Given this scenario where you have "transfer objects" (POJO's with just getters/setters) which are passed by a client library to your API, what is the best way to name the transfer objects?

package com.x.core; 

public class Car {
        private String make;
        private String model;

        public Car(com.x.clientapi.Car car) {
             this.make = car.getMake();
             this.model = car.getModel();

In this example your main class and your transfer object both have the name Car. They are in different packages but I think it's confusing to have the same name. Is there a best practice on how to name the transfer objects?

  • It is in the client library, you can change the name?
    – Murali VP
    Nov 12 '09 at 19:33
  • Yes, we control the client library. So we could change the name to "ClientCar" if we wanted to. Nov 12 '09 at 19:34
  • 1
    There is no main class in this example. At the risk of making myself unemployable I am bound to state that I have no belief whatsoever in DTOs, POJOs, etc.
    – user207421
    Sep 8 '17 at 10:01

Data Transfer Object classes should follow the name convention defined in the Java Language Specification:

Names of class types should be descriptive nouns or noun phrases, not overly long, in mixed case with the first letter of each word capitalized.



Suffixing a class name with DTO or Dto is not really meaningful and doesn't tell much what the class itself represents. So it may be better to use names that describe the purpose of your classes.

Here is a non-exhaustive list of name suggestions you could use:

  • SomeSortOfCommand
  • SomeSortOfConfiguration
  • SomeSortOfCredentials
  • SomeSortOfDetails
  • SomeSortOfElement
  • SomeSortOfEvent
  • SomeSortOfFilter
  • SomeSortOfHeader
  • SomeSortOfInput
  • SomeSortOfInstruction
  • SomeSortOfItem
  • SomeSortOfMessage
  • SomeSortOfMetadata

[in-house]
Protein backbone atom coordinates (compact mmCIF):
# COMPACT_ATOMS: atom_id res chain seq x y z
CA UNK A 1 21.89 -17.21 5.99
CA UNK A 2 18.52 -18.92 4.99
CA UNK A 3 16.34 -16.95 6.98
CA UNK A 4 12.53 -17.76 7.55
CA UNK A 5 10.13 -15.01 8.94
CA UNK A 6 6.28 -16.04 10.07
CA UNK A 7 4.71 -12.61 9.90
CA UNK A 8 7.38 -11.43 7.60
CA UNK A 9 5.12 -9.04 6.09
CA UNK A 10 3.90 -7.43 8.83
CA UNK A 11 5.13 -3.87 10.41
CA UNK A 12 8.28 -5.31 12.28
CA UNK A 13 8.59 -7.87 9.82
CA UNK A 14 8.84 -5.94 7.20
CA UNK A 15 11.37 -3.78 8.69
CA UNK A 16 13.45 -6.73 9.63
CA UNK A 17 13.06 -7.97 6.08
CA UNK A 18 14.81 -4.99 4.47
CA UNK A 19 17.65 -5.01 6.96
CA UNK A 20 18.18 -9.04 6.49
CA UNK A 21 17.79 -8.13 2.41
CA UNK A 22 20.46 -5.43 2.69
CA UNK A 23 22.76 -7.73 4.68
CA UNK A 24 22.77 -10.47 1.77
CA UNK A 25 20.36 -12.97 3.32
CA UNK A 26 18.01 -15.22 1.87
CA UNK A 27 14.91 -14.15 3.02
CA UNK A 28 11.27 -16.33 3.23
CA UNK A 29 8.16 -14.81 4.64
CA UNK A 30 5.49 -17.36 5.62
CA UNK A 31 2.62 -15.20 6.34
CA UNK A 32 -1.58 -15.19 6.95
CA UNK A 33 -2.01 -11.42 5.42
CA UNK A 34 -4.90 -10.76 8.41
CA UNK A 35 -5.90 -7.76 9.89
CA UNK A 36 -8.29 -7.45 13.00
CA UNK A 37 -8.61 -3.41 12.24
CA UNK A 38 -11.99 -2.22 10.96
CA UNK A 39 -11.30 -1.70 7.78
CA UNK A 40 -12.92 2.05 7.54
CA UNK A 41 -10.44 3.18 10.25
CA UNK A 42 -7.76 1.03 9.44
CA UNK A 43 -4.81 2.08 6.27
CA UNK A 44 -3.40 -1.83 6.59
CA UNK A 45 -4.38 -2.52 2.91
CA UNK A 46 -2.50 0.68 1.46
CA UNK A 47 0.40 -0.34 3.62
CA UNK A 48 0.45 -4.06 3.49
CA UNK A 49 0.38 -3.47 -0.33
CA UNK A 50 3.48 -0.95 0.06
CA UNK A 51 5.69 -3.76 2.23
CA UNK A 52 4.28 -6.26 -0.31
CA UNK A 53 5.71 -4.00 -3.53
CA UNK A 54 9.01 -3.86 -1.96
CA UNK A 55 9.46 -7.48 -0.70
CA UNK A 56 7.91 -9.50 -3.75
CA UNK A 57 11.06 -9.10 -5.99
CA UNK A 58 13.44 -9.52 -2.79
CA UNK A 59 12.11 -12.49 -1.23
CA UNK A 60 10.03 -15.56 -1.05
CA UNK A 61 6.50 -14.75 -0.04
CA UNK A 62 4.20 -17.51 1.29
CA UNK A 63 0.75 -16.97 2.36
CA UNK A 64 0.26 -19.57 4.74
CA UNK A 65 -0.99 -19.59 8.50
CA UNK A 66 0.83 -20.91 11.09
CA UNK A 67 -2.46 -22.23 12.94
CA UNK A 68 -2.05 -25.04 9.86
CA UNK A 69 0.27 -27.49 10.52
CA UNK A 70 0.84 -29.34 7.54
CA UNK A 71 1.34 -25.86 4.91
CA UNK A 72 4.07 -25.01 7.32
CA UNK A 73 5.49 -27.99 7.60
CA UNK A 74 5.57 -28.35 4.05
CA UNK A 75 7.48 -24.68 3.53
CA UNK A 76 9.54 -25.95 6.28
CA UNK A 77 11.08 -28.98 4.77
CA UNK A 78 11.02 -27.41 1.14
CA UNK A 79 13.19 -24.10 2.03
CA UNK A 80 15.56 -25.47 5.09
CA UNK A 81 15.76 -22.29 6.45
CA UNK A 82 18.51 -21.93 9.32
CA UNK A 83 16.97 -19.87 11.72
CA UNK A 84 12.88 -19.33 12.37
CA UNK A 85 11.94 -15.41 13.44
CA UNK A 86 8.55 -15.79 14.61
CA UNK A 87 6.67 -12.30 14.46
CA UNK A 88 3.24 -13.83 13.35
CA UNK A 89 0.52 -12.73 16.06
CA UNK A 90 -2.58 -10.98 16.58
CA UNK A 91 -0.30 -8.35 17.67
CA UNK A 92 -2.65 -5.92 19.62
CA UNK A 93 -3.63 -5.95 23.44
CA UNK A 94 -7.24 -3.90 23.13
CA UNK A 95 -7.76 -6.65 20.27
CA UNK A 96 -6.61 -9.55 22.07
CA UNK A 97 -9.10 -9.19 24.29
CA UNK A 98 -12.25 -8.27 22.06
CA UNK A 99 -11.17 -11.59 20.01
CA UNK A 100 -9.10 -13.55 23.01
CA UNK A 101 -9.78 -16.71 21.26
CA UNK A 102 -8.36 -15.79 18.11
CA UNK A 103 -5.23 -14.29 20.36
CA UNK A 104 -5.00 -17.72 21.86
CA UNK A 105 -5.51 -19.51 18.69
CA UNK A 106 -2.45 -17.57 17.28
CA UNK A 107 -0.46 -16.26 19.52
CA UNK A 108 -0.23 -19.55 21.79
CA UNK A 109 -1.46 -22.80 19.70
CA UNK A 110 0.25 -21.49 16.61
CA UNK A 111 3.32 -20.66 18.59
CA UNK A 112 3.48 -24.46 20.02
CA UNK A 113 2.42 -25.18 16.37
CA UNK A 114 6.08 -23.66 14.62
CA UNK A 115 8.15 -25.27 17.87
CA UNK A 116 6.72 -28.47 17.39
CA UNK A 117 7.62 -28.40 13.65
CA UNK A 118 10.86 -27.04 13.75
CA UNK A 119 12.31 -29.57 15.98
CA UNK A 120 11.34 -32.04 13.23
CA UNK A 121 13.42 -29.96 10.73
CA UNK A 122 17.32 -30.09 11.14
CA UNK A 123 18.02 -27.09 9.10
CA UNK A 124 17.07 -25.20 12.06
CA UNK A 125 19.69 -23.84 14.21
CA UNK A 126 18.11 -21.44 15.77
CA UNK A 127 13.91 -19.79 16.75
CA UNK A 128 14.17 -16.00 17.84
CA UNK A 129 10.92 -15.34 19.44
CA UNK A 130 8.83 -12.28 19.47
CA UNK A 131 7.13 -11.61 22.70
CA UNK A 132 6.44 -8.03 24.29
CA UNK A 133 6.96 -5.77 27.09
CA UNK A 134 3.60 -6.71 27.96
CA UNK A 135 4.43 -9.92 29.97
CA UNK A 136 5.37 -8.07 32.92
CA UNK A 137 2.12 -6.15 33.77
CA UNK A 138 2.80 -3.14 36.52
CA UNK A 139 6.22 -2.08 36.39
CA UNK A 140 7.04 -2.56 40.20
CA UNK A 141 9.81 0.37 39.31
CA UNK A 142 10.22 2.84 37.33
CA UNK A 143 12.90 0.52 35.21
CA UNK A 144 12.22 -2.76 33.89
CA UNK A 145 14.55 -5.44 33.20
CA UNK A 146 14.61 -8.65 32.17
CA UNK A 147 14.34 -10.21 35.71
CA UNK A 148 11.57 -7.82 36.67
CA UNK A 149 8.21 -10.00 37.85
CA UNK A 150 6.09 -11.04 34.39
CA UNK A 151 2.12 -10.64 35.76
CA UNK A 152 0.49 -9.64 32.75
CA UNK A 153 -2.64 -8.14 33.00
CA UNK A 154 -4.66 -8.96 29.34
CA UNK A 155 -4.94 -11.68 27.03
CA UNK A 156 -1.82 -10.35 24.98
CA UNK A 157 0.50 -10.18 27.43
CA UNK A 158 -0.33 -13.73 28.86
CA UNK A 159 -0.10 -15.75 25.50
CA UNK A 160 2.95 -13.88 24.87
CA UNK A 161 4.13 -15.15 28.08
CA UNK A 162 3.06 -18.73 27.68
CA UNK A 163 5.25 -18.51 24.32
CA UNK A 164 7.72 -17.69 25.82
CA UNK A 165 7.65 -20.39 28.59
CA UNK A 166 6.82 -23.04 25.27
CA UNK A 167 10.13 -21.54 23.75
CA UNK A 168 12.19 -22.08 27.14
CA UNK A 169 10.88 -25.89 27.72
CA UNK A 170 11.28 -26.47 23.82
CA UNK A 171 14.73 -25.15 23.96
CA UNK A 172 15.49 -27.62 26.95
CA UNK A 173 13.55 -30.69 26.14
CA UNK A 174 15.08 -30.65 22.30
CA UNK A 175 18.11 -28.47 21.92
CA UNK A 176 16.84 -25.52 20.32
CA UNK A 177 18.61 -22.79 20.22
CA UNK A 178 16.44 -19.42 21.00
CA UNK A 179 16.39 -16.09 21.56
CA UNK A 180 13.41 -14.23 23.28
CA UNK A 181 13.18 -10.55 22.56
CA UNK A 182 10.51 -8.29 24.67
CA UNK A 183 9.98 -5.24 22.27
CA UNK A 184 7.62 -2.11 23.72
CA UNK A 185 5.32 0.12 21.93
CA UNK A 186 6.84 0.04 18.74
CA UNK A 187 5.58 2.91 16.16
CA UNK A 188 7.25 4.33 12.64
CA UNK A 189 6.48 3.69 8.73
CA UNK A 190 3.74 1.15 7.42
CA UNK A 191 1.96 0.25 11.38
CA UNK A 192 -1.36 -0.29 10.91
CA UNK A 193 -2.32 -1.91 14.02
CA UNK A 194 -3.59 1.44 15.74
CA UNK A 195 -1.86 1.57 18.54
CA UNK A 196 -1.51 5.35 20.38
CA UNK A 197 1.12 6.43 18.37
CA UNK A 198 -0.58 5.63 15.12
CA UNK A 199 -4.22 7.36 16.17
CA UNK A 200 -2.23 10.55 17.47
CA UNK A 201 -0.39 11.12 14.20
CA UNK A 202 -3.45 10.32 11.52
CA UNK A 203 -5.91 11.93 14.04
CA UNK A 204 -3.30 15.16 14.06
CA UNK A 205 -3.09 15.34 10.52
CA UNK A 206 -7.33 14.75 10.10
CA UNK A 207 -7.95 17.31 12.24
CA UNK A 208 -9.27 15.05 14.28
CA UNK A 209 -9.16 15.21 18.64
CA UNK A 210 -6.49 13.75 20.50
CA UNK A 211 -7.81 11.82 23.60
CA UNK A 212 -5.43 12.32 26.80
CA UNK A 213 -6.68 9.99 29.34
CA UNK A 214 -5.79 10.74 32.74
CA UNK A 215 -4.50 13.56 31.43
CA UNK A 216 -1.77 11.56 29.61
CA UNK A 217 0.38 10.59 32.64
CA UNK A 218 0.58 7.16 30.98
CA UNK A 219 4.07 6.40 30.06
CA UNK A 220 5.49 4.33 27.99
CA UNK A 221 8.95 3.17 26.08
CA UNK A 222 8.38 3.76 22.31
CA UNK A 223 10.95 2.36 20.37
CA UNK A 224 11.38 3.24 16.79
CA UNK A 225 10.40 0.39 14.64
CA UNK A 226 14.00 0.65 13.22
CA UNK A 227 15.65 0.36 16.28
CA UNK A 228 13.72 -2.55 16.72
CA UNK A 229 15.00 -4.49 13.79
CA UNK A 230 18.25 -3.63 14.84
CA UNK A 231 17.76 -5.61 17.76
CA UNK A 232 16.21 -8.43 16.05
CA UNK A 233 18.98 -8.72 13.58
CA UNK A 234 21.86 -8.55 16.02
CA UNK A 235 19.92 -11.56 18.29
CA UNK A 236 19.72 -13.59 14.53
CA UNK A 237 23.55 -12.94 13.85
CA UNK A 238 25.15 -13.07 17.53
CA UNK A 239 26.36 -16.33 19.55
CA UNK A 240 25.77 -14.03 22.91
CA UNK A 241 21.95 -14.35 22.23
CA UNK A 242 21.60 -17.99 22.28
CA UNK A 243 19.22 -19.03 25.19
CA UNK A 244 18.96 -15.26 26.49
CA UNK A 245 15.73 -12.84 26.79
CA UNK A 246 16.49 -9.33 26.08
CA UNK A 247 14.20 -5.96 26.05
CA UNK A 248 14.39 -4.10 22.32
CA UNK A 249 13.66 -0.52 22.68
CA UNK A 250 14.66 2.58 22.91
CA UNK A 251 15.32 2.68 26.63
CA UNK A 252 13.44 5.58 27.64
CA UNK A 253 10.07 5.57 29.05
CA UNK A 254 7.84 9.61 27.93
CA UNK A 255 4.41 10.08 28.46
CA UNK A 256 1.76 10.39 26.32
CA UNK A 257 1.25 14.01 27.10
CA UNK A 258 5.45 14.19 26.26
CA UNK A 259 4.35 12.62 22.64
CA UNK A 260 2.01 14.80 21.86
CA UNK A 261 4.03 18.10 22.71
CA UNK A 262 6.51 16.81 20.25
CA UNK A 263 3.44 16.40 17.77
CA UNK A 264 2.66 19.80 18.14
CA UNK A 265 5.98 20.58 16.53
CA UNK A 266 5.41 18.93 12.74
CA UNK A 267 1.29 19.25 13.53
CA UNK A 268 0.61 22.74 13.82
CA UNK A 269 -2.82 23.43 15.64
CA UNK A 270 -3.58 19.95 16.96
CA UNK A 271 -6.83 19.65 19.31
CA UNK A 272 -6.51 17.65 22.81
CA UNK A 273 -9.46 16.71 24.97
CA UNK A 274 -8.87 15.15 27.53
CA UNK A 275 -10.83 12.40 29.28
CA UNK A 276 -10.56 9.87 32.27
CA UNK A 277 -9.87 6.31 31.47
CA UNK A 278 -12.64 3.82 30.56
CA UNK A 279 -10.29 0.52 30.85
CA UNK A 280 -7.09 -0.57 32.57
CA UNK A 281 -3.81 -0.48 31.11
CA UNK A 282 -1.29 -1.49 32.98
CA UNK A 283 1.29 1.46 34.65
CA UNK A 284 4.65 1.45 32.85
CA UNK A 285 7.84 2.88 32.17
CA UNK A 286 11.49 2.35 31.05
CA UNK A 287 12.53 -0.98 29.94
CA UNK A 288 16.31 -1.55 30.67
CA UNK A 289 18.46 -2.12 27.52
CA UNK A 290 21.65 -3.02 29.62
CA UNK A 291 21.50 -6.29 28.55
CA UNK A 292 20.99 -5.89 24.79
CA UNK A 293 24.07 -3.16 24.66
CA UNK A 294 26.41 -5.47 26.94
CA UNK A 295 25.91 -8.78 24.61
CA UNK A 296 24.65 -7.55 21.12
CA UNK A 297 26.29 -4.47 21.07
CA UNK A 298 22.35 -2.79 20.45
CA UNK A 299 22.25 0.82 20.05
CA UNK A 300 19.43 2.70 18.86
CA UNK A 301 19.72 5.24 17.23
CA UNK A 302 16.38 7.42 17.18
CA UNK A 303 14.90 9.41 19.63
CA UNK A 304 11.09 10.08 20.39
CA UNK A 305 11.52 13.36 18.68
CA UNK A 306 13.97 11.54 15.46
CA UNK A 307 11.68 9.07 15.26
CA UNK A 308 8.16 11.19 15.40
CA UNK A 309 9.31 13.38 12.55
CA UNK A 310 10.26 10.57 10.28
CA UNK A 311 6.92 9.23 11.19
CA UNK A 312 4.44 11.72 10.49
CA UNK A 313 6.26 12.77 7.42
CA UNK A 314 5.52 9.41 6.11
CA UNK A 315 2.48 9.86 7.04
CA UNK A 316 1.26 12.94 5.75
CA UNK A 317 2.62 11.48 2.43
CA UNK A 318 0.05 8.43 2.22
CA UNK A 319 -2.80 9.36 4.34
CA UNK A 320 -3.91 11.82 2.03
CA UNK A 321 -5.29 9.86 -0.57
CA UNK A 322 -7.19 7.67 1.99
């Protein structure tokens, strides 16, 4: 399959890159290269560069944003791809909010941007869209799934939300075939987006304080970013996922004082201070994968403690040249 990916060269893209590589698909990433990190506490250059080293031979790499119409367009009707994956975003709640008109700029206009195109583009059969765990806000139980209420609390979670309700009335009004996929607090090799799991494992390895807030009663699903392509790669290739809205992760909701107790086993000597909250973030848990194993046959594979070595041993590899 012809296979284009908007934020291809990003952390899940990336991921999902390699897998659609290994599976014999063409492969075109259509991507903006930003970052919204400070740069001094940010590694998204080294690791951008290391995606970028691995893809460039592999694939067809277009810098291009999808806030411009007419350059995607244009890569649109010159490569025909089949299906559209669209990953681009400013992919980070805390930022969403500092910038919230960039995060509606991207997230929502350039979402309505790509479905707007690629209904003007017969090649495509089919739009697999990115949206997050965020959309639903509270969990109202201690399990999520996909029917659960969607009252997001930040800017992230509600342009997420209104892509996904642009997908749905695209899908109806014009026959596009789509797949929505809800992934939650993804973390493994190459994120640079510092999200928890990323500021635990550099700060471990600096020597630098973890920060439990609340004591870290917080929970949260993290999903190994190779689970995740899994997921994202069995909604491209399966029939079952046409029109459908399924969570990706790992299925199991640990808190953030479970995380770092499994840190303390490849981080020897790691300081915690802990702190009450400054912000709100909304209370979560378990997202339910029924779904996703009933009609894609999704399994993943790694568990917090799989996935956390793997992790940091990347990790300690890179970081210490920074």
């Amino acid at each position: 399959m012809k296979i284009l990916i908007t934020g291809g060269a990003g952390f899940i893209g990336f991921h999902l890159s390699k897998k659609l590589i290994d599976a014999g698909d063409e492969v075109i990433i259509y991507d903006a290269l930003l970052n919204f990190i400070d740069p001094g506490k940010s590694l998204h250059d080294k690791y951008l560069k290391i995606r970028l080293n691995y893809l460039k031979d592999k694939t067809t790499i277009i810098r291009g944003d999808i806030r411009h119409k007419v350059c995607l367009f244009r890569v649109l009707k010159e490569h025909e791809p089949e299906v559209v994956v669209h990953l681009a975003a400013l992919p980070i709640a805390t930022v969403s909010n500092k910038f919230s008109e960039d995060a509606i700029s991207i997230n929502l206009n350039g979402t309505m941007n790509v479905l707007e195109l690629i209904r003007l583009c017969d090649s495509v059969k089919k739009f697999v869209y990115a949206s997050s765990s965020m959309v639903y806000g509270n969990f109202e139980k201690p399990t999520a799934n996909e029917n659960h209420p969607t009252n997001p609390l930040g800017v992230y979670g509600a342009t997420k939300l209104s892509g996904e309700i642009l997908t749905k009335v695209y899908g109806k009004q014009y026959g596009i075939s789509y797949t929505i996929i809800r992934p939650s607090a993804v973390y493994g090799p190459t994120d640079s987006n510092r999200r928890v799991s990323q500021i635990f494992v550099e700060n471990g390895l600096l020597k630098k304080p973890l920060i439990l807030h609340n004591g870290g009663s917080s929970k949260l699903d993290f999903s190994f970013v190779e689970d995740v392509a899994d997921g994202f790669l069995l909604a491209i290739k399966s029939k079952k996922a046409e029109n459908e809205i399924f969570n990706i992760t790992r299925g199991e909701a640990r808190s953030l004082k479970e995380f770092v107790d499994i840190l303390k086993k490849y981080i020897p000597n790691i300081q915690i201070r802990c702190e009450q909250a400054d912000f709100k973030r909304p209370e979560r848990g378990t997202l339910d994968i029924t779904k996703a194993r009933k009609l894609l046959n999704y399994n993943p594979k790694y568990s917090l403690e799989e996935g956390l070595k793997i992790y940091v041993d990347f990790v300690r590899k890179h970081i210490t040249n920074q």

• SomeSortOfOperation
  • SomeSortOfOutput
  • SomeSortOfPayload
  • SomeSortOfProjection
  • SomeSortOfProperties
  • SomeSortOfQueryParameter
  • SomeSortOfQueryResult
  • SomeSortOfRepresentation
  • SomeSortOfRequest
  • SomeSortOfResource
  • SomeSortOfResponse
  • SomeSortOfResult
  • SomeSortOfRow
  • SomeSortOfSettings
  • SomeSortOfSpecification
  • SomeSortOfStatus
  • SomeSortOfSummary

Note 1: Whether acronyms or all capitalized words should be handled as words or not, I guess it's up to you. Check the Java API and you will find some stumbles like ZipInputStream / GZIPInputStream. Both classes are in the same package and the name convention is not consistent. HttpURLConnection doesn't show any consistency with acronyms either.

Note 2: Some names listed above were borrowed from this article written by Richard Dingwall (the original article seems to be no longer available, so here's a cached copy from Web Archive).

  • 3
    Not really convinced. It is common for exception classes to have "Exception" suffix for instance. Do you think this is bad practice too. Can you please formulize in what cases it is accepteble to have static suffix. Thank you! Aug 30 '18 at 11:15
  • 3
    @OleksandrPapchenko I'm not sure if it's a fair comparison. The DTO suffix is broad, abstract and doesn't tell much about the class itself. If you intend to use the DTO pattern, pick a name that describes what the class is meant for. For example, QueryParameter and QueryResult suffixes are the way more clear than the DTO suffix to define a class that represents a query parameter or the result of a query. Sep 3 '18 at 8:15